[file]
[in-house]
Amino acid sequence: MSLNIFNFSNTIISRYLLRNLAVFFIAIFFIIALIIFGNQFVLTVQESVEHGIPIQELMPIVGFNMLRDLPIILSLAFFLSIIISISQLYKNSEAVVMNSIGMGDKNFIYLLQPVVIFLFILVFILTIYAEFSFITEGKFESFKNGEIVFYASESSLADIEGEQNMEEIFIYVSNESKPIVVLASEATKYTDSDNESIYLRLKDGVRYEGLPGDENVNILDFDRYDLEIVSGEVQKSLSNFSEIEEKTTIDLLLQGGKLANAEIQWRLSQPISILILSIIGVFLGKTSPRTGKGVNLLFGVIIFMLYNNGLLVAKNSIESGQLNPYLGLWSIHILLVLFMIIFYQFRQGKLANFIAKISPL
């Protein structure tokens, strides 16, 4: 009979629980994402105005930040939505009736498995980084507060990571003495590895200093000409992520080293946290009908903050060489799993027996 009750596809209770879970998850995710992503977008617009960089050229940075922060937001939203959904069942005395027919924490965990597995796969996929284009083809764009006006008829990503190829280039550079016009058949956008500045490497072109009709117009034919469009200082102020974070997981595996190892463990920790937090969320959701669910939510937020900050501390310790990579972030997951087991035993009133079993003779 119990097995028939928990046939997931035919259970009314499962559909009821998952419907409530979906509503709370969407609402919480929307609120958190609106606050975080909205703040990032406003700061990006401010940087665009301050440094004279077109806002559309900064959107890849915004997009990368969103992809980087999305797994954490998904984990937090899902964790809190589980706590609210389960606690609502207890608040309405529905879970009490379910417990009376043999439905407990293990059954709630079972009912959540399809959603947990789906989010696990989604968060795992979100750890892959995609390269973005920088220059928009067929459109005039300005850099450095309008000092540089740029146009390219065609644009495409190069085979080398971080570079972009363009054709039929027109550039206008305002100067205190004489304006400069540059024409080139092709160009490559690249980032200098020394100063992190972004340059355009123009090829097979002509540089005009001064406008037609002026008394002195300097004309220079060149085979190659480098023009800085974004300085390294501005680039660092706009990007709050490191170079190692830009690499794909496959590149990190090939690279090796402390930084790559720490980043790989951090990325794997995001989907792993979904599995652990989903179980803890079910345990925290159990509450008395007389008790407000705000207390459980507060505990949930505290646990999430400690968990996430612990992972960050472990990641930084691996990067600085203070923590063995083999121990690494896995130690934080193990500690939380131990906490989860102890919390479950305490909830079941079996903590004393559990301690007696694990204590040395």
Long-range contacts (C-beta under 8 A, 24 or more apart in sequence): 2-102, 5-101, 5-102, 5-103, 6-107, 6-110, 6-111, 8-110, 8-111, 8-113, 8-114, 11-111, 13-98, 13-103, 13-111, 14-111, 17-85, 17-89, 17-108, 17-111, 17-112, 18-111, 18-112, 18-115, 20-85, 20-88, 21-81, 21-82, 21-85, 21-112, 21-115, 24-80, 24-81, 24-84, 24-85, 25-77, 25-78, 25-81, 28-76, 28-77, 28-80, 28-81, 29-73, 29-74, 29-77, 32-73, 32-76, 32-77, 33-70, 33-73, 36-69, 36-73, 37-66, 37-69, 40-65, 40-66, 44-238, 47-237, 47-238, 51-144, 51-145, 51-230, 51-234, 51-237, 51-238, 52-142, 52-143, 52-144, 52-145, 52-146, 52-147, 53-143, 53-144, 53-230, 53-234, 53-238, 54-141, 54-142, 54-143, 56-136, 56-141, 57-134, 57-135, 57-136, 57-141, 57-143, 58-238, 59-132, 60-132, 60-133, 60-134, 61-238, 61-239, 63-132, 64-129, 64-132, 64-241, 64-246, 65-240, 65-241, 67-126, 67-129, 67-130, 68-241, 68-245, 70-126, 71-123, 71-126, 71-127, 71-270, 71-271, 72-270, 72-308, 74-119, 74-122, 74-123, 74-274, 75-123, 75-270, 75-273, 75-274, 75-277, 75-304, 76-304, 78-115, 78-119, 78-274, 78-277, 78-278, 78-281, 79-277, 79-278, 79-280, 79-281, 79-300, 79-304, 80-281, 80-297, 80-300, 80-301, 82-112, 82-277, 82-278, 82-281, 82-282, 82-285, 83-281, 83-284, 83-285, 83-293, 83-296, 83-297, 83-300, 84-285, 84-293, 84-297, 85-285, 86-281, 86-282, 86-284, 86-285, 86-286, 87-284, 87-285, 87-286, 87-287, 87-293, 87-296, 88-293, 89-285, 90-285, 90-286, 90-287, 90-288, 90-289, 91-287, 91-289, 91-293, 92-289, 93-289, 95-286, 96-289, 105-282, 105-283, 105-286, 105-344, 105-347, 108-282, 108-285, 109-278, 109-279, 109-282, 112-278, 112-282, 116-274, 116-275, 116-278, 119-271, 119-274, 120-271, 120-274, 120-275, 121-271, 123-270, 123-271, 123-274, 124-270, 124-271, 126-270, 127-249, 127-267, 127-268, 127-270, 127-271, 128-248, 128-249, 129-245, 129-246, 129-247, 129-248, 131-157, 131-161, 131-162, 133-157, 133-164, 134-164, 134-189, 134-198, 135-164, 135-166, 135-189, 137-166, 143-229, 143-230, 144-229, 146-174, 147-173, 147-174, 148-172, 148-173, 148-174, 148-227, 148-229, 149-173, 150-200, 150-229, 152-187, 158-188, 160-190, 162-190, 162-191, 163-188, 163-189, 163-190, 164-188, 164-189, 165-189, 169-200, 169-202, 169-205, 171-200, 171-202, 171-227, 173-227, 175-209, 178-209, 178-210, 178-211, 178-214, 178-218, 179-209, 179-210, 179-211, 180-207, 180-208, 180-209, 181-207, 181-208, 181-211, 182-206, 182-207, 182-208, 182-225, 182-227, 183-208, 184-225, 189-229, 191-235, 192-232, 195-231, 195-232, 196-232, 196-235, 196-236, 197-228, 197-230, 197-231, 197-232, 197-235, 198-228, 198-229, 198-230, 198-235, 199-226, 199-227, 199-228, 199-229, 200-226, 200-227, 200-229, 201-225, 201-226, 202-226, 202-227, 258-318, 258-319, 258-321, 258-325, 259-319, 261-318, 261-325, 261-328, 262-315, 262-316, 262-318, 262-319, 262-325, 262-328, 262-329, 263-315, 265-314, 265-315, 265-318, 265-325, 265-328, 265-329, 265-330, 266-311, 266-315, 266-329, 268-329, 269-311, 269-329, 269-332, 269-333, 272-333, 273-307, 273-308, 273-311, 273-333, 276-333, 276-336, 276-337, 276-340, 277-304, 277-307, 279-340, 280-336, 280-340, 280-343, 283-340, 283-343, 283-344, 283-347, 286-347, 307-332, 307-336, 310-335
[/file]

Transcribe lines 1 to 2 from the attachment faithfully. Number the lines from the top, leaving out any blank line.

[in-house]
Amino acid sequence: MSLNIFNFSNTIISRYLLRNLAVFFIAIFFIIALIIFGNQFVLTVQESVEHGIPIQELMPIVGFNMLRDLPIILSLAFFLSIIISISQLYKNSEAVVMNSIGMGDKNFIYLLQPVVIFLFILVFILTIYAEFSFITEGKFESFKNGEIVFYASESSLADIEGEQNMEEIFIYVSNESKPIVVLASEATKYTDSDNESIYLRLKDGVRYEGLPGDENVNILDFDRYDLEIVSGEVQKSLSNFSEIEEKTTIDLLLQGGKLANAEIQWRLSQPISILILSIIGVFLGKTSPRTGKGVNLLFGVIIFMLYNNGLLVAKNSIESGQLNPYLGLWSIHILLVLFMIIFYQFRQGKLANFIAKISPL